There is a sculpture dedicated to James Joyce at the northern end of Sandymount Strand (see photo at left) that does not appear on maps of Joyce’s Dublin. It received no mention in the recent Bloomsday celebrations. And it is nearly nonexistent to the all-seeing eye of Google.
On a trip to Dublin for Bloomsday 2012 I walked to Sandymount Strand from the city through Sean Moore Park and was struck by a tall rough-hewn stone pillar where the grass field gives way to beach sand. I saw nothing identifying the sculpture, which resembled a massive single open quotation mark. Was this obelisk erected to mark the spot very nearby where Leopold Bloom stopped to enjoy a particular seaside girl on June 16, 1904? Or was it a protest by a typographic trade union of Joyce’s expulsion of quotation marks from his fiction?
I left Dublin without an answer.
But on June 10 this year during the Joyce Bus Tour sponsored by the James Joyce Centre, James Quin gave me an answer. He said the stone pillar was the work of Irish sculptor Cliodna Cussen and it had a name: “A Sundial for James Joyce.”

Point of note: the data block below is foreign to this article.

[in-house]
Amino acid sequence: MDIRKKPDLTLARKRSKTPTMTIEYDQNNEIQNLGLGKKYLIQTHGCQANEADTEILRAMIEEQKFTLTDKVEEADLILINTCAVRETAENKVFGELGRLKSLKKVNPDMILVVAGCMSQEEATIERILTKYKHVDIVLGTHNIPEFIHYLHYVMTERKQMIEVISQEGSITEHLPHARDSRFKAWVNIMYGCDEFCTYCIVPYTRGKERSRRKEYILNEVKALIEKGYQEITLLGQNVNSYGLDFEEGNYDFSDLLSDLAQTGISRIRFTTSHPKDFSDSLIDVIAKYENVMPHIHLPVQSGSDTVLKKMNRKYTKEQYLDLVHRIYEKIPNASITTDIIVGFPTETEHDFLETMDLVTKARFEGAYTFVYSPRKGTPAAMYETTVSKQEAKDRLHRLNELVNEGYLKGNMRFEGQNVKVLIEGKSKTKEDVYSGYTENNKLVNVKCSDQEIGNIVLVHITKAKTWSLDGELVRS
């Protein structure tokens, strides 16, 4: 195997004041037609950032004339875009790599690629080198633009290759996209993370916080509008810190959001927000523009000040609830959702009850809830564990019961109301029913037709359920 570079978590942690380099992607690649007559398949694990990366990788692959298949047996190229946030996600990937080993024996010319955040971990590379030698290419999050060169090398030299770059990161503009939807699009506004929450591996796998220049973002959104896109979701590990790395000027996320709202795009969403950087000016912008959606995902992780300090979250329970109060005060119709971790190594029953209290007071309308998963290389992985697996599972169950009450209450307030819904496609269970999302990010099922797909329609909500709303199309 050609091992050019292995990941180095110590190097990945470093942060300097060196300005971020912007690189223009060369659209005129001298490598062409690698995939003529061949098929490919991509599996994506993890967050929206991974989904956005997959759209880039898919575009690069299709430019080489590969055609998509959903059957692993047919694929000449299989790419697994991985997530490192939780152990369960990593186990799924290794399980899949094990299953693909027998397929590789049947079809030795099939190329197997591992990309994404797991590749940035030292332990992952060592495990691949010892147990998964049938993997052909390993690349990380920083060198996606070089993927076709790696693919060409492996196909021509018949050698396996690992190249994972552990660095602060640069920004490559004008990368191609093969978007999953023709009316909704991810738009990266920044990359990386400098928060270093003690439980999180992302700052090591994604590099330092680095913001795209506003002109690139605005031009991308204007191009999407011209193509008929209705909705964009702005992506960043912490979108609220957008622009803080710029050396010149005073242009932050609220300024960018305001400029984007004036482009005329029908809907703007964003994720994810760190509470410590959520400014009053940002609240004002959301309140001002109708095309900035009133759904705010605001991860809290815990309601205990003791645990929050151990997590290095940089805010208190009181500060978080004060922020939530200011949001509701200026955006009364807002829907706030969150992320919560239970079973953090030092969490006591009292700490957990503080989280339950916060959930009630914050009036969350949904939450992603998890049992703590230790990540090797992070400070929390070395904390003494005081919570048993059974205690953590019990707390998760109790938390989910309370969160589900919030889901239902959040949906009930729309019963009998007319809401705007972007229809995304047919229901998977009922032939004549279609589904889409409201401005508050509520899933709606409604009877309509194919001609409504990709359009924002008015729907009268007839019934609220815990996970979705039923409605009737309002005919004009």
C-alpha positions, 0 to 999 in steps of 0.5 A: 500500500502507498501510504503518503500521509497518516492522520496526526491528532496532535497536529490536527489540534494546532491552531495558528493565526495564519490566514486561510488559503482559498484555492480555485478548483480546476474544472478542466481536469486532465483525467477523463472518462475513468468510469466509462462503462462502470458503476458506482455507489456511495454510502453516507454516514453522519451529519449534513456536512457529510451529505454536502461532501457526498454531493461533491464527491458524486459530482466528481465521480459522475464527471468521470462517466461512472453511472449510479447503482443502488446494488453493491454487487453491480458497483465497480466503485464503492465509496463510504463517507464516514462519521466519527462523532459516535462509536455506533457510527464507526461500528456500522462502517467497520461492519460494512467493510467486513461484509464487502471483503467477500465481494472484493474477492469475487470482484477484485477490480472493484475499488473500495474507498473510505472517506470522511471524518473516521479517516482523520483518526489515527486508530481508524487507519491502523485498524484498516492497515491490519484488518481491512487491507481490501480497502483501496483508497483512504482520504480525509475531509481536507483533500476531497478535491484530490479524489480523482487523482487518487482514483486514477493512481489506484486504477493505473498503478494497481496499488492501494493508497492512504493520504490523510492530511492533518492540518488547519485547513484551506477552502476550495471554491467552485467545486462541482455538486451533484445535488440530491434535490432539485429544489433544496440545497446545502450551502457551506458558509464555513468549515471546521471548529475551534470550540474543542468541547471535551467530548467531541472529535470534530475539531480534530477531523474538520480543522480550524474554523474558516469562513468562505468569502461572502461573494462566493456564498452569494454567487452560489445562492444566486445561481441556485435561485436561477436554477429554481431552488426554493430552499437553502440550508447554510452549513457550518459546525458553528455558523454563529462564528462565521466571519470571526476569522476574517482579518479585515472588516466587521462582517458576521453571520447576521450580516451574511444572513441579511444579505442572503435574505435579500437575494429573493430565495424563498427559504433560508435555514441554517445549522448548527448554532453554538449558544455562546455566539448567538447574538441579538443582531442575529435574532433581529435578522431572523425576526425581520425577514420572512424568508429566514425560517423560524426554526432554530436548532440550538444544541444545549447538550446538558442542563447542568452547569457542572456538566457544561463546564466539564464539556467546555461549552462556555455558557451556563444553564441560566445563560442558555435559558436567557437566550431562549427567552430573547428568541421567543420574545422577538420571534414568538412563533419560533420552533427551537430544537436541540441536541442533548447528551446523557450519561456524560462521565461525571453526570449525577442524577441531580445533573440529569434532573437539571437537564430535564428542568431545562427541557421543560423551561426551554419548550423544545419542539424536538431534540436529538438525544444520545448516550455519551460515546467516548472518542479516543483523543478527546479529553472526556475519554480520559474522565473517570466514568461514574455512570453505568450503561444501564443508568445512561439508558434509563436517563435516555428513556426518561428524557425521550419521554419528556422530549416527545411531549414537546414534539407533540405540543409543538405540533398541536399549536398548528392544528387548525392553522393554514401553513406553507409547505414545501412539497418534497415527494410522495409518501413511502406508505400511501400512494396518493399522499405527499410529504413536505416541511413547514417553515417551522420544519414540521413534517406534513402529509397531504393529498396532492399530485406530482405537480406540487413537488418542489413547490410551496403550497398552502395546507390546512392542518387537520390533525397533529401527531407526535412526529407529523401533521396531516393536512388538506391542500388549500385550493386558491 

I returned to Sandymount Strand this Bloomsday morning as part of my celebratory peregrinations and revisited the stone. To my surprise it had a squat companion marker a few yards away that I had somehow overlooked a year before. These words are carved on the marker: ‘AN GALLÁN GRÉINE do JAMES JOYCE’ – which literally translates as ‘a solar pillar for James Joyce.’
A web search, however, turned up very little about Cussen and this Joyce sculpture. A scholarly article noted that it was dedicated on Dec. 16, 1983, as part of a project to mark the location of the rising sun on the winter solstice. (See “Time of Solstice Sandymount Strand, Dublin: Twentieth-Century Stonehenge,” Rosangela Barone, James Joyce Quarterly, Spring 1985.) This post and the photos accompanying are here to raise the profile of this striking feature on Dublin’s Joycean landscape.
But the mystery remains as to why this tribute to Joyce is so little recognized today. Has it just been lost in a city strewn with history and tributes and markers? Or is the sundial another example of Ireland’s somewhat estranged relationship with its most famous runaway son? — Steve Cole